Michael: Watching Liz Gilbert’s TED talk on this, she wrote, Eat, Pray, Love, and then she did a TED talk going “I’m currently working on the spectacularly disappointing second book that follows Eat, Pray, Love,” which is like there’s just no way that you can have a hit like that a second time. You certainly can’t bank on it.
So, as I wrote The Advice Trap, I went, “OK. I am ruined utterly by The Coaching Habit because… there’s cognitive dissonance. On the one hand, I know this. If you can sell 10,000 books, you are already in a rarefied atmosphere. Most books sell less than a thousand copies. So 10,000 books is a good result. If you can sell more than 50,000 books, it’s amazing. Over 100,000 books? Almost no authors sell more than 100,000 books.
Denver: Hall of Fame, baby.
Michael: Right. Now, The Coaching Habit has sold more than a million books or close to a million books. For the sake of math, let’s call it a million books. If The Advice Trap sells 10% of The Coaching Habit, which just feels like a failure when you say it like that, it has sold 100,000 copies. If it sells 50,000 copies, which should be a great result. If you gave me that, “Michael, would you be happy with 50,000 copies sold?” I’d be like, “Absolutely!”
Denver: Where do I sign?
Michael: If you then went and said, “That will be 5% of what you’ll sell through The Coaching Habit.” I’m like, “Well, that’s not very good, is it?”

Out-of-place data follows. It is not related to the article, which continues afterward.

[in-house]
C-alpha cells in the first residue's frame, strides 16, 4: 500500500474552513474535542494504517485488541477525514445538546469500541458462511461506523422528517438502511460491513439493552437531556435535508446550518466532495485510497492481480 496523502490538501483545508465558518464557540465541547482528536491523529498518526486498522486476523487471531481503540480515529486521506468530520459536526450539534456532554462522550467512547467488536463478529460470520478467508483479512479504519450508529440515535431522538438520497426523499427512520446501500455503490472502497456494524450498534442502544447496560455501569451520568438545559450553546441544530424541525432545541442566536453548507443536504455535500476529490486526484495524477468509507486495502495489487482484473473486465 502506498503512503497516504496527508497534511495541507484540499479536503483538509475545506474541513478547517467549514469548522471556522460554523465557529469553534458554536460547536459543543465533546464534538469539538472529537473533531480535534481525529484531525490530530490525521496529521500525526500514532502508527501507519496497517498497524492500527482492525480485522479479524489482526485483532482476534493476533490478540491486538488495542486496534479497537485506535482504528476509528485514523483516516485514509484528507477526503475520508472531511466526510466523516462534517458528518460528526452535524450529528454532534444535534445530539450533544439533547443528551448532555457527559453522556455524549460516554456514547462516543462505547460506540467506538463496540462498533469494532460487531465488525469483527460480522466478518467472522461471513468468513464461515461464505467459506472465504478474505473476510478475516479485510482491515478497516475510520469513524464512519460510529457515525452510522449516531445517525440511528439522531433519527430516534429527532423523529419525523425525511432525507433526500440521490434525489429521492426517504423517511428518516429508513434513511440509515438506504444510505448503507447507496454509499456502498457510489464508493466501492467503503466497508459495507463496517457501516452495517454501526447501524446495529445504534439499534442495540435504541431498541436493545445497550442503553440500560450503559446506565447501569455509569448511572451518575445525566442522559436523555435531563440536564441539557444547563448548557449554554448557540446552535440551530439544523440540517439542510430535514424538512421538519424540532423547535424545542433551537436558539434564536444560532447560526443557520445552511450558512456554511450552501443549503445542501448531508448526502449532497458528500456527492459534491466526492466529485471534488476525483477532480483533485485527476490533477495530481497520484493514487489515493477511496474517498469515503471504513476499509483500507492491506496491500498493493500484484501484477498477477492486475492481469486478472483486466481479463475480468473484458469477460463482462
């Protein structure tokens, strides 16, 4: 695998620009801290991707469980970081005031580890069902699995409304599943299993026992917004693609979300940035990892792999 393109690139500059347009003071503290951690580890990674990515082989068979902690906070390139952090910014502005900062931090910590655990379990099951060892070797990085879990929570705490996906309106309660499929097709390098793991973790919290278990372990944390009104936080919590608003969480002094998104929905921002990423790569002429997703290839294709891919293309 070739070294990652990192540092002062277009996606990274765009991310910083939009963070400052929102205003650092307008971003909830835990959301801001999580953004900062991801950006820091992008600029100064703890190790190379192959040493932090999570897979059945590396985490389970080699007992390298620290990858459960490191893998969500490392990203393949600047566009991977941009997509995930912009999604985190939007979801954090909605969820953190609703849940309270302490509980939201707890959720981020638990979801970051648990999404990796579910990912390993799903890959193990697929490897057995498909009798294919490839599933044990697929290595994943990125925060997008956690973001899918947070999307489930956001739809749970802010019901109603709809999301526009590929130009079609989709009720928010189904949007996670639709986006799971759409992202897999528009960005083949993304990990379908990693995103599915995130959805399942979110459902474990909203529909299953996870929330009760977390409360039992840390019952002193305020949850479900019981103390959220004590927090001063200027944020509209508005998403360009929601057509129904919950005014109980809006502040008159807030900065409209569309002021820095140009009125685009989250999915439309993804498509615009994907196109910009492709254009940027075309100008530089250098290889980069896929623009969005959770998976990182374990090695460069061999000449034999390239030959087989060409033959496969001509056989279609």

Denver: Yes. It’s all relative.
Michael: So I just know that to be true. So part of what I try to do, and Denver, I can’t say I do it all the time, is I commit to the process and I keep trying to let go of the outcome.
Denver: That’s the way to do it.
Michael: So I try and write the best book I can. I try and figure out what I’m willing to give, spend, in terms of time and money around marketing and getting it out into the world. And then I know when to stop and when I need to start the next project. And it takes off… it doesn’t take off.
Luckily, years ago, I was talking to Marshall Goldsmith, who’s a big-name coach, and then subsequently became a friend, but when we were talking, we didn’t really know each other. And he goes, “I’ve sold more than a million copies of my books.” I’m like, “That’s amazing, Marshall.” He goes, “Yes. But I’ve written more than 25 books. And two of those books are responsible for the million copies being sold, and the other 20 have sold a scattering.”
And just knowing that and remembering that and just going, “Oh, yes. Some books land. Some books don’t land.” The way you increase the odds of the book taking off is you write a really good book; you commit to marketing it for a while; then you get on to the next book
Denver: That’s right. The only thing you can control is the process, and the outcome is going to be what it is. And if the outcomes are not there, the only thing you can do is look at your process and say, “Maybe I need to tweak the process” because you can drive yourself mad with outcomes. And I find that you never get mad when you look at the process, and you let go of the outcome because it is beyond your control.
Look at somebody, maybe starting a new restaurant that was opening March 15. They could have done all the planning. It could have been the best decision in the world, and now they’re bankrupt. Well, they can’t control the outcome. Nobody knew a pandemic was going to hit on opening night.